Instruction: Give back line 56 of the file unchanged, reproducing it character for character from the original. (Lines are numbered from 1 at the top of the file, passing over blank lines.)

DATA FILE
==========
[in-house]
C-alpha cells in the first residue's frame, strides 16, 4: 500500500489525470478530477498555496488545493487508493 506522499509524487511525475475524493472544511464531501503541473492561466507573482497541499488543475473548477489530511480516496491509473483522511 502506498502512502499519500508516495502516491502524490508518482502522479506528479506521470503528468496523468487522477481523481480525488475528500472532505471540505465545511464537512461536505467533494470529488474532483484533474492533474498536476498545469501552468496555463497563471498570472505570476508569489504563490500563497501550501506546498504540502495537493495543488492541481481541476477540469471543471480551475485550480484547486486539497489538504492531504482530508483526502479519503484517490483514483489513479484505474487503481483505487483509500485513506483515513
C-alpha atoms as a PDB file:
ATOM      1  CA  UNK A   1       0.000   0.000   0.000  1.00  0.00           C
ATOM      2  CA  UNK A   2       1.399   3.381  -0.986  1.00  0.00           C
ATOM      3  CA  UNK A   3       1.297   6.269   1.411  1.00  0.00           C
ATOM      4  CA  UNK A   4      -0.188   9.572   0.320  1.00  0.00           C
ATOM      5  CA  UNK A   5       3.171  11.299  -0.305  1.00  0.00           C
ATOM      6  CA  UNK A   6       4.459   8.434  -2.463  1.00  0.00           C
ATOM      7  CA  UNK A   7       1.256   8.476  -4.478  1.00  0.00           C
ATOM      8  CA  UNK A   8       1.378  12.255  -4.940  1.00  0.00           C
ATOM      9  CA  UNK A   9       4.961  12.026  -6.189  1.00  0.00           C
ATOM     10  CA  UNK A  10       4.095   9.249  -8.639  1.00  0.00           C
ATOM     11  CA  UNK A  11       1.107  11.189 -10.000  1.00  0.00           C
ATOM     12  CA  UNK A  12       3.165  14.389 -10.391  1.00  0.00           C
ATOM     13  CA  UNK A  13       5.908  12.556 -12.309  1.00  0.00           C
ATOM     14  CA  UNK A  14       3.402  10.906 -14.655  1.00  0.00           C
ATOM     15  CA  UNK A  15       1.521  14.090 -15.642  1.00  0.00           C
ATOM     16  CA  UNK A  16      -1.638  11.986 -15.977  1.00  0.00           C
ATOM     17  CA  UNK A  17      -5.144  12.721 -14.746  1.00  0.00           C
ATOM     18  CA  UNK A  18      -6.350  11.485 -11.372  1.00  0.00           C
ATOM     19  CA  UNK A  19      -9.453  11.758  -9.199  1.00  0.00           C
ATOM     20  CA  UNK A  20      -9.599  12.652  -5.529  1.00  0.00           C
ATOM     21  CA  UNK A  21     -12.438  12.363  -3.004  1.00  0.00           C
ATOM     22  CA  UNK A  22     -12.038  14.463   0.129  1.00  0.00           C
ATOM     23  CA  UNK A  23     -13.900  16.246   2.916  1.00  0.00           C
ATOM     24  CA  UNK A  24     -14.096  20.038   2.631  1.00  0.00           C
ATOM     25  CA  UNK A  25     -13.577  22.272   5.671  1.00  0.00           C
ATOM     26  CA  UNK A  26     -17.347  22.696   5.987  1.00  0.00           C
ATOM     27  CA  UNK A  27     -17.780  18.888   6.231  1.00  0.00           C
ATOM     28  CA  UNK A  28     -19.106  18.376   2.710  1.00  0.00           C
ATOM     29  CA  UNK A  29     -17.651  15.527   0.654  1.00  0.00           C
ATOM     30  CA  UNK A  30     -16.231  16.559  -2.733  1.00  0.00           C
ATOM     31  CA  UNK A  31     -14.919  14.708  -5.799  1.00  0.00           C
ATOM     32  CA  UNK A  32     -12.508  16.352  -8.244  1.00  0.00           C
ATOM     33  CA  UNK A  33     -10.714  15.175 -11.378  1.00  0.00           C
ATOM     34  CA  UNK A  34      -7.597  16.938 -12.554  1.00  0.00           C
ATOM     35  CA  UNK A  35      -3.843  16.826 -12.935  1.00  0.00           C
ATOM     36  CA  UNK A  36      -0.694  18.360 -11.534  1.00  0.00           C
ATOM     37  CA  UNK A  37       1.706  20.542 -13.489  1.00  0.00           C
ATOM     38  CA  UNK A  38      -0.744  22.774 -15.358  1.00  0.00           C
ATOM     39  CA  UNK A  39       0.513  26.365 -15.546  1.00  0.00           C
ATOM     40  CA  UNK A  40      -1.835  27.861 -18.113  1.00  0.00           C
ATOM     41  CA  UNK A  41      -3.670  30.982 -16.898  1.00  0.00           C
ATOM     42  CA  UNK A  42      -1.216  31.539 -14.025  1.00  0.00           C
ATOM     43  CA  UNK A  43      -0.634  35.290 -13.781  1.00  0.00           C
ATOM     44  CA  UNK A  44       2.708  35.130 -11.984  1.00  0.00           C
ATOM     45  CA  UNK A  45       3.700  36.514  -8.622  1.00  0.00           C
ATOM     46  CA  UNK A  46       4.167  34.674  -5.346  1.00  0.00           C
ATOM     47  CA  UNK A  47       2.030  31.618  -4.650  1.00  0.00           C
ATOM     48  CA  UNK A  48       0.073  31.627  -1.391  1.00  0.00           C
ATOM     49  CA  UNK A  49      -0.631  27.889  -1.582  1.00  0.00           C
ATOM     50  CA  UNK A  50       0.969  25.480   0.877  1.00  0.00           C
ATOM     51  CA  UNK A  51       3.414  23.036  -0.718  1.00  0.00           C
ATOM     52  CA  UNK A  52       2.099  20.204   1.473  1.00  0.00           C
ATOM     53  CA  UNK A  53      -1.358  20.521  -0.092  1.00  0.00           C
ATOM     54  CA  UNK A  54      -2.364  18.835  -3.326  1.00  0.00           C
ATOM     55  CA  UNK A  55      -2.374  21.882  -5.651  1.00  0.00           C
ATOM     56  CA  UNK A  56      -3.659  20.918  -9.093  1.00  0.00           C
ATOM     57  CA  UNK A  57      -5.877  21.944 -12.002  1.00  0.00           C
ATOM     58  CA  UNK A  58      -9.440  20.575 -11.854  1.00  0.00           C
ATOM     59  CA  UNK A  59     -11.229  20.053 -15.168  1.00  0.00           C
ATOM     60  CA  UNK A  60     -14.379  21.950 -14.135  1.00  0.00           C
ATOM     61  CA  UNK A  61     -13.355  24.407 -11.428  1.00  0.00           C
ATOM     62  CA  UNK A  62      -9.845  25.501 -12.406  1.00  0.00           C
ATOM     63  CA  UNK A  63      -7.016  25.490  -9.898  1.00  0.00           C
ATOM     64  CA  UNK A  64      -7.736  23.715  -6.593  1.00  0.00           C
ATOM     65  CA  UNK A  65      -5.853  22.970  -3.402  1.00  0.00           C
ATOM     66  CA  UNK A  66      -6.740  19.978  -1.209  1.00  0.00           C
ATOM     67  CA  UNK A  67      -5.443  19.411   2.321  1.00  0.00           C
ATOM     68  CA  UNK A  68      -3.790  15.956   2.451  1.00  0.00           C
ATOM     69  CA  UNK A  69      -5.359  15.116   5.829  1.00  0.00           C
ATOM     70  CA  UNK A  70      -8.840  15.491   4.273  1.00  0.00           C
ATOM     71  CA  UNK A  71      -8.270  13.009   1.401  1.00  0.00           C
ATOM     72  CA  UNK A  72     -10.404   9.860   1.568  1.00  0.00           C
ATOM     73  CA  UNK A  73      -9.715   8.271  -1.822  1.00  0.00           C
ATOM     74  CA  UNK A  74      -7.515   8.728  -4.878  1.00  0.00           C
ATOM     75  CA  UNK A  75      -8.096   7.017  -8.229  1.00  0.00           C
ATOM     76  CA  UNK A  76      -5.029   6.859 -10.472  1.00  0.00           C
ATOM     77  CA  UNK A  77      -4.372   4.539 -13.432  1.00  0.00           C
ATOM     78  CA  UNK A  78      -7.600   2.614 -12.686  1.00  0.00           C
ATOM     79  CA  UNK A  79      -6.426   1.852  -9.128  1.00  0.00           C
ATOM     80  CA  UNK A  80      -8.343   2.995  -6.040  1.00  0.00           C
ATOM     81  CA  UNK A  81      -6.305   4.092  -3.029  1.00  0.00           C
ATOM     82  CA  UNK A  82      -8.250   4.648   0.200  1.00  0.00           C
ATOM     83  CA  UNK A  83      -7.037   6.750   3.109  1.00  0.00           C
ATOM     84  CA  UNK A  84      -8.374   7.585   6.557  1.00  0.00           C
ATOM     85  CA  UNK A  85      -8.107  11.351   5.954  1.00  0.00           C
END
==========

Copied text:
ATOM     53  CA  UNK A  53      -1.358  20.521  -0.092  1.00  0.00           C